Better wage for skilled workers: Mohan recently joined a Tirupur-based garment manufacturing company after completing a six-month certificate course from a training organisation and was happy to receive Rs 5,800 per month till he got to know that Ramesh, who joined a month later and did not receive any formal training, is paid only Rs 800 less.
This is not the only case where skilled workers seeking employment in Indian companies are facing disappointment with firms not paying them enough vis-a-vis their unskilled counterparts.
Krishna Kumar, HR manager at Cotton Blossom, admits the difference in wages is not much thanks to the global slowdown. An unskilled sewing machine operator at his firm gets paid Rs 4,750 and a skilled employee is paid Rs 5,850 per month.
“There is an economic slowdown with the factories closing and the UK market not picking up. In such a scenario, giving jobs is important. There is a government guideline for the minimum to be paid to the unskilled worker,” said Kumar of Cotton Blossom which has a tie up with IL&FS and Gram Tarang to source skilled labour as the two agencies train unskilled people and certify them. This is not the only company where the difference between the wages of skilled and unskilled labour is not much.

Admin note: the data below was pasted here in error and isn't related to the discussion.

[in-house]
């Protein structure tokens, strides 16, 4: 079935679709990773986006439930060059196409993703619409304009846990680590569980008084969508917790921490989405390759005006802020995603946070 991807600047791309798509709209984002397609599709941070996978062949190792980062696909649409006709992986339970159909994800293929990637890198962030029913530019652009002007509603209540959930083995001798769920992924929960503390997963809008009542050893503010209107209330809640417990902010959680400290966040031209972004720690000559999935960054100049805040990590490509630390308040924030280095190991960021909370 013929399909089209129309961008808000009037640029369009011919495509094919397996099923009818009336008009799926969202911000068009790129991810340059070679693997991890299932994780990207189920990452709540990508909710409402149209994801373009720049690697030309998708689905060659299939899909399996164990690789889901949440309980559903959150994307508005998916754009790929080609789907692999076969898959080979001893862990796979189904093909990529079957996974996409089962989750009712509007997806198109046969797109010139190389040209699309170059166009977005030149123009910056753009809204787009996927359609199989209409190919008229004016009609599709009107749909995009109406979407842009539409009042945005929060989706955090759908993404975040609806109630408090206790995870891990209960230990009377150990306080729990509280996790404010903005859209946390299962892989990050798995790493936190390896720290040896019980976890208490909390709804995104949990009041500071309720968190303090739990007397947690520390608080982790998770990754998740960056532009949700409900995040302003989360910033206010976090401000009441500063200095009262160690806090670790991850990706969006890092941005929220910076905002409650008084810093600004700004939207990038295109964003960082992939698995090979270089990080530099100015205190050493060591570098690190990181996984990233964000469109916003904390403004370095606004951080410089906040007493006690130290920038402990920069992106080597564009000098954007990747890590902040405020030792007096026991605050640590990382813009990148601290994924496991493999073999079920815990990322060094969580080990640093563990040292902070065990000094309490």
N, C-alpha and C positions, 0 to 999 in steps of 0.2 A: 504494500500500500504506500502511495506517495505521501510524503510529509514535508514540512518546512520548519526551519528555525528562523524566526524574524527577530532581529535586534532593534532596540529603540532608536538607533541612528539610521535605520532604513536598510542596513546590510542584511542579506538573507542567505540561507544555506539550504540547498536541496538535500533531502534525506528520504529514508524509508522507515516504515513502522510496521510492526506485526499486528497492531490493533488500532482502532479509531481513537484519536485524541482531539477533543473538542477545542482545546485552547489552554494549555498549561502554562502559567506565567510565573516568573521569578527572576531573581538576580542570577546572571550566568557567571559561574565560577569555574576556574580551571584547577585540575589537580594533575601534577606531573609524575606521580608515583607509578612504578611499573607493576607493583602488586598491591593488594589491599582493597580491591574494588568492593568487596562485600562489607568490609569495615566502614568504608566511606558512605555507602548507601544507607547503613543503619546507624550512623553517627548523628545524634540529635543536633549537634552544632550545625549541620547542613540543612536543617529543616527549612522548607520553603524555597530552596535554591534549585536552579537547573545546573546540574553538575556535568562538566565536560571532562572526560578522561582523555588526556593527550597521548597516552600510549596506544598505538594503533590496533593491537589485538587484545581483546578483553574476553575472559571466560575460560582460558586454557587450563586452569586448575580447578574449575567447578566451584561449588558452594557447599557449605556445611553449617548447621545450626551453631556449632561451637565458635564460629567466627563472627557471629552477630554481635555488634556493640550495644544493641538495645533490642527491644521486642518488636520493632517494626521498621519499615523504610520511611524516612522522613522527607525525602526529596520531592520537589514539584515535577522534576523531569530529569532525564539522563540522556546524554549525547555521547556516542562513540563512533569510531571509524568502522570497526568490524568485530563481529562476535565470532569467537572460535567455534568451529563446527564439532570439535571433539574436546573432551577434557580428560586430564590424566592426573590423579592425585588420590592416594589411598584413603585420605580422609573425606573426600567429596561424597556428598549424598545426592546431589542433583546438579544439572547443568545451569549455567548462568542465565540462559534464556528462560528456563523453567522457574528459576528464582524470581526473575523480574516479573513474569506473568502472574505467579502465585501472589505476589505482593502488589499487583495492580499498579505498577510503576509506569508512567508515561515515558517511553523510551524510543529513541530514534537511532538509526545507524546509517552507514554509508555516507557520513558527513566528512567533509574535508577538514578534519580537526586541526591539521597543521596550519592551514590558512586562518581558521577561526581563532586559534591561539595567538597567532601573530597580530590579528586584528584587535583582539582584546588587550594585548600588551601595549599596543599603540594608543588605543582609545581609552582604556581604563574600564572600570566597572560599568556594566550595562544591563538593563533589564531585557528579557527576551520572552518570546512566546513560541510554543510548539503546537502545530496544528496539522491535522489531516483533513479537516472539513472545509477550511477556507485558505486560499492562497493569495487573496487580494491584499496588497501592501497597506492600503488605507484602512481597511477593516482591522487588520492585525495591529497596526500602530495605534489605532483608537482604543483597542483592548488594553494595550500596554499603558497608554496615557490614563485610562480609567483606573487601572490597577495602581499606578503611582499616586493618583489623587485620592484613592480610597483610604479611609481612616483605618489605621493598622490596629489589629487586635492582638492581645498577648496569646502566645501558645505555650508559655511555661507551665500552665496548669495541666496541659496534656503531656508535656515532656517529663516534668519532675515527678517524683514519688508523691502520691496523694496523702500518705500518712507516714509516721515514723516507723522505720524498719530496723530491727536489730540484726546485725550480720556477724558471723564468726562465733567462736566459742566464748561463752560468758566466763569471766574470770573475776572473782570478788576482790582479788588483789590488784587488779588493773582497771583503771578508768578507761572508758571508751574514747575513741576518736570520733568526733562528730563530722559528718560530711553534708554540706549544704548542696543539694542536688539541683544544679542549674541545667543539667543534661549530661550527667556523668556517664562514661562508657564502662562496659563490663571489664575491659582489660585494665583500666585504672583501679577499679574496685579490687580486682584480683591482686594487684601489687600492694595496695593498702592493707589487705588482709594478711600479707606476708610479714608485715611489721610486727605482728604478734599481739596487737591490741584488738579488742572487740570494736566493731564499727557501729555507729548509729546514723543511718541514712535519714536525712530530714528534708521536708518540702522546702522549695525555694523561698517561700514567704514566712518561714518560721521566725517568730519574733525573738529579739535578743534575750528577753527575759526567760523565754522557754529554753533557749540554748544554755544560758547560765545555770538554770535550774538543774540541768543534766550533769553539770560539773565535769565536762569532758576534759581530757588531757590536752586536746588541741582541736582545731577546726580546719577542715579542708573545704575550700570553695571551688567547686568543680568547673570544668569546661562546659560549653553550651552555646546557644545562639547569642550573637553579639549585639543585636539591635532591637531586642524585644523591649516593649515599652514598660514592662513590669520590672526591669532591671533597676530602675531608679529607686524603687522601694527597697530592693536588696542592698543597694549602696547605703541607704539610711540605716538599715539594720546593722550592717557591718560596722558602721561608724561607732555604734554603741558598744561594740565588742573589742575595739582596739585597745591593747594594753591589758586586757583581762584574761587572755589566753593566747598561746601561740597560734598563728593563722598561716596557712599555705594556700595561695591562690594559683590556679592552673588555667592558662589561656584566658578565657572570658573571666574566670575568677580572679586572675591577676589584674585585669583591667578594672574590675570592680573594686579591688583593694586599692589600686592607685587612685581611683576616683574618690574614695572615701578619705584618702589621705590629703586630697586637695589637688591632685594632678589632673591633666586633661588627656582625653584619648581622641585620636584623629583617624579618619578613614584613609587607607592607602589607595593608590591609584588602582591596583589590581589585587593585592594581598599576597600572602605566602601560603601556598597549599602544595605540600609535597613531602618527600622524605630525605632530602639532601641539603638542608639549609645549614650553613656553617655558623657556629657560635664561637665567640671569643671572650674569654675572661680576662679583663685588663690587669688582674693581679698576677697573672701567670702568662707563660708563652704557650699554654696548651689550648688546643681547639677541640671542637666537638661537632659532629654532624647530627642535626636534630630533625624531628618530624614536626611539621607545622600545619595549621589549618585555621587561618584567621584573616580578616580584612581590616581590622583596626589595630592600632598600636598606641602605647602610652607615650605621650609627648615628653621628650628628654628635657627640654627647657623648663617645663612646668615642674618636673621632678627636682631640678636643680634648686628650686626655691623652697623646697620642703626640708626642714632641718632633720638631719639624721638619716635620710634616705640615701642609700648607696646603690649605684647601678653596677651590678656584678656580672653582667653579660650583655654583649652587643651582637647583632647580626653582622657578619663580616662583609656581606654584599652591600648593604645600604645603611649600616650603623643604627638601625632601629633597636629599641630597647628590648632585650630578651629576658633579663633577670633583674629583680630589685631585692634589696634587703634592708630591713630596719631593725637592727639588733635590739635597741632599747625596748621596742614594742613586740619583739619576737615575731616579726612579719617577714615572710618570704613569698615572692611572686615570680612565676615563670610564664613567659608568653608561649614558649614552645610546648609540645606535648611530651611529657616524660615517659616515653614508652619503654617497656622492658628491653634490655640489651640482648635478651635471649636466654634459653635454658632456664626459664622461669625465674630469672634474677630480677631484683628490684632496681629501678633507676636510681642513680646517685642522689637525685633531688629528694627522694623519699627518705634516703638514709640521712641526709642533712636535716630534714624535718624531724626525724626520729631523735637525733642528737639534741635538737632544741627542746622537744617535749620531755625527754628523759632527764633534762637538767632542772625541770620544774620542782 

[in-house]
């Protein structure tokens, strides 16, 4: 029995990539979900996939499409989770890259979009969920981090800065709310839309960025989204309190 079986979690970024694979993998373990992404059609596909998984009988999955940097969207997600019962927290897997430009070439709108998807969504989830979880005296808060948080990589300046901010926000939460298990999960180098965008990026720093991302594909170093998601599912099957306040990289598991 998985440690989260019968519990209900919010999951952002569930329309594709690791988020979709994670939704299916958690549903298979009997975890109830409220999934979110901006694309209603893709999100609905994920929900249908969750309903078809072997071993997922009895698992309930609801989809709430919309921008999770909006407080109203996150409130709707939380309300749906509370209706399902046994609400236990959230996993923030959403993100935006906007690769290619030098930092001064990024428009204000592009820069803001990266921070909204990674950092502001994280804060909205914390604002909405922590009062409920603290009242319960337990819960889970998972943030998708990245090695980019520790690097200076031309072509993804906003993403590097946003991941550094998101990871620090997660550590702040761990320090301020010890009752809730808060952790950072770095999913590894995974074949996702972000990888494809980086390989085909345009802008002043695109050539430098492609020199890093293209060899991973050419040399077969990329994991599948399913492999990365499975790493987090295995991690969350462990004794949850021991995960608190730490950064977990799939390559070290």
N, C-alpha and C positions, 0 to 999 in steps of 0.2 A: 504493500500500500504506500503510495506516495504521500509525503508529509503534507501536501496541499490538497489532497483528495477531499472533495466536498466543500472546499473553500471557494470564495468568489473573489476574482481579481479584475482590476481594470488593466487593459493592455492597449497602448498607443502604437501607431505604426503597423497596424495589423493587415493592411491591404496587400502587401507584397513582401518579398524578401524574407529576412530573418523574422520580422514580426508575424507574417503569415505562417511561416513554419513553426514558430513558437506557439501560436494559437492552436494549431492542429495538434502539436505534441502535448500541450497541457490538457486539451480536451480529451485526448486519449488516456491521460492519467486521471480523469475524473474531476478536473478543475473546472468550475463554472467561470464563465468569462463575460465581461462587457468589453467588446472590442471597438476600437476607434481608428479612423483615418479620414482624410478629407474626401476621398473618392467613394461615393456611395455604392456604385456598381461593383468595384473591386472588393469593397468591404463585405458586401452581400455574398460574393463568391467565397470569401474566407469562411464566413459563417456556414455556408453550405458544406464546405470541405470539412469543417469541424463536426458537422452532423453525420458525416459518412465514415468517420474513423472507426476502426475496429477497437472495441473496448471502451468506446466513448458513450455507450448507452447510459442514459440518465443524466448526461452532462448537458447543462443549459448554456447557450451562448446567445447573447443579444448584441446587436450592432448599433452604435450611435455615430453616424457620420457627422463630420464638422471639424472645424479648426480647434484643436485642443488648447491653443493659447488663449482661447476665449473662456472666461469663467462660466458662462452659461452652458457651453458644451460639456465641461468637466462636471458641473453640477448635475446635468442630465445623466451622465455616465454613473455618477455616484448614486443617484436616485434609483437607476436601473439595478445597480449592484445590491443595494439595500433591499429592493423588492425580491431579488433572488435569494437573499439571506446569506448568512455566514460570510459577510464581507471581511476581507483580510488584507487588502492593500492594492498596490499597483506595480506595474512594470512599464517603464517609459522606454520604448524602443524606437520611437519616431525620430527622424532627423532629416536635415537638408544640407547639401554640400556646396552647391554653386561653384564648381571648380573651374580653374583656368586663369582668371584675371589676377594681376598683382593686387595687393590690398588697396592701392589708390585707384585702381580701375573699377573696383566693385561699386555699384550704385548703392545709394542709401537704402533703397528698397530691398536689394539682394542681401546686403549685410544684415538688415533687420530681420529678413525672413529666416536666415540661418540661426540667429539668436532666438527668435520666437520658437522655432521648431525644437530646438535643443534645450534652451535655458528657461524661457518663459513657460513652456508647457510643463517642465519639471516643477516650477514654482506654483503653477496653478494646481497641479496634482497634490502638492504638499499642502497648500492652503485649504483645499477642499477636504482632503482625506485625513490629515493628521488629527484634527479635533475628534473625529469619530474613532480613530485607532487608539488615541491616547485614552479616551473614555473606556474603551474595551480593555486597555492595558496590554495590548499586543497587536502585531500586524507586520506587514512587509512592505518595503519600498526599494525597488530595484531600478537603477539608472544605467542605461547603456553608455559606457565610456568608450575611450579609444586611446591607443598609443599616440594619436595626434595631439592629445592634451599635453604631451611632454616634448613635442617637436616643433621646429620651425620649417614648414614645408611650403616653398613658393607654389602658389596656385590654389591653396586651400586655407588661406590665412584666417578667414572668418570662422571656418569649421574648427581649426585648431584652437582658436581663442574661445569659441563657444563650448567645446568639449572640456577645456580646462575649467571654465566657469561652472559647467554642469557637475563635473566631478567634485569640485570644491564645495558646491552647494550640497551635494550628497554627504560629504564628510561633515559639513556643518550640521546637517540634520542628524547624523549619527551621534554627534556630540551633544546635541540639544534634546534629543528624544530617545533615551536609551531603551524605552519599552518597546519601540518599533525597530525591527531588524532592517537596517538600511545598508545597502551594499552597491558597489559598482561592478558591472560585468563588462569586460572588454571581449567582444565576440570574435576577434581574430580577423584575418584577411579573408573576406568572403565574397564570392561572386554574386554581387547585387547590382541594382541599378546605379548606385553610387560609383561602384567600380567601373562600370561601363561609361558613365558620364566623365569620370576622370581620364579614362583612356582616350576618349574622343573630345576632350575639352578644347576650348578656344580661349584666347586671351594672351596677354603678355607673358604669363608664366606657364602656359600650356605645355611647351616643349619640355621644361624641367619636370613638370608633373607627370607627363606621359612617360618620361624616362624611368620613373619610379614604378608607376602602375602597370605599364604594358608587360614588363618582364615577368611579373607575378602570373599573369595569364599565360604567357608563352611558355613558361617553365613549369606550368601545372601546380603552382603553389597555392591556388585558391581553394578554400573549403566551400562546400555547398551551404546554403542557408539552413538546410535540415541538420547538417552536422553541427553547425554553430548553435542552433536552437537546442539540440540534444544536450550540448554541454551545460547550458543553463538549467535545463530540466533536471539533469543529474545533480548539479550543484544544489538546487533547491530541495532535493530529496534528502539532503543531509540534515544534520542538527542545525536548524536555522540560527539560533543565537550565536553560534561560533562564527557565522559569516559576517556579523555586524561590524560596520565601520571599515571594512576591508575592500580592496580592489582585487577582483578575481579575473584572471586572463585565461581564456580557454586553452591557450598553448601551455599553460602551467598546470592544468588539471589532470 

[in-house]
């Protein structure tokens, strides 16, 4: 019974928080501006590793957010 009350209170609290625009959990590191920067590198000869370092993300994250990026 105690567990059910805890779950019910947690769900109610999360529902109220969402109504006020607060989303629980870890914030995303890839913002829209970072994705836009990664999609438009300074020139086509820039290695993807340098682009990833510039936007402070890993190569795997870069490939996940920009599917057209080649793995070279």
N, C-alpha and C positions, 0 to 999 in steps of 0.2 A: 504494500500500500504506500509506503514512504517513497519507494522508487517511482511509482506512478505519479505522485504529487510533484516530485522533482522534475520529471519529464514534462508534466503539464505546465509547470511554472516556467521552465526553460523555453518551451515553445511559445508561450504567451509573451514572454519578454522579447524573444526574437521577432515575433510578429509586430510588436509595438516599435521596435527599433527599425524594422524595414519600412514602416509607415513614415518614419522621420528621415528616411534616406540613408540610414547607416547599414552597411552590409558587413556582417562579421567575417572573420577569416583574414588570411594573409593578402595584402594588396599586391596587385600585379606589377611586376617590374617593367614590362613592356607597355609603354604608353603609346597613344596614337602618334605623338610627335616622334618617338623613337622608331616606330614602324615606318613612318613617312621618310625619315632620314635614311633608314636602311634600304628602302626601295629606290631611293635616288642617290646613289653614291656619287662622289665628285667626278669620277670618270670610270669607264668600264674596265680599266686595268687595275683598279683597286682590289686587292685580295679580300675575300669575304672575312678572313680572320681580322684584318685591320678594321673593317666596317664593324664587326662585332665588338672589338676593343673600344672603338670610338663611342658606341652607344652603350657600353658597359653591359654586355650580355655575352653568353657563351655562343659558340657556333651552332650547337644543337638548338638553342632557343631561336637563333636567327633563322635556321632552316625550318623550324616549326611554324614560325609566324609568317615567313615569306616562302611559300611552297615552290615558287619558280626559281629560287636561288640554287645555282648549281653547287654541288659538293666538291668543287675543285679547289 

According to the National Skills Development Corporation (NSDC), many tier-II companies do not differentiate between the wages they pay to their skilled and unskilled employees which is not motivating the former.
“We feel companies like Andhra Pradesh-based Surya Kiran International and Jamshedpur’s RSB Energy, among others can increase salaries of their skilled staff so that they stay motivated,” said an NSDC spokesperson.
Data shared by the council show Bangalore based Shahi Exports pays a CTC of Rs 6,500 per month to a sewing machine operator while an apprentice for assembly line production operations at Samsung gets Rs 7,500 per month. Compare this with relatively smaller firms where NSDC officials say there is scope to improve salaries.
The NSDC projects and incremental requirement of 347 million personnel — both skilled and unskilled — in 21 high growth sectors by 2022. However, as per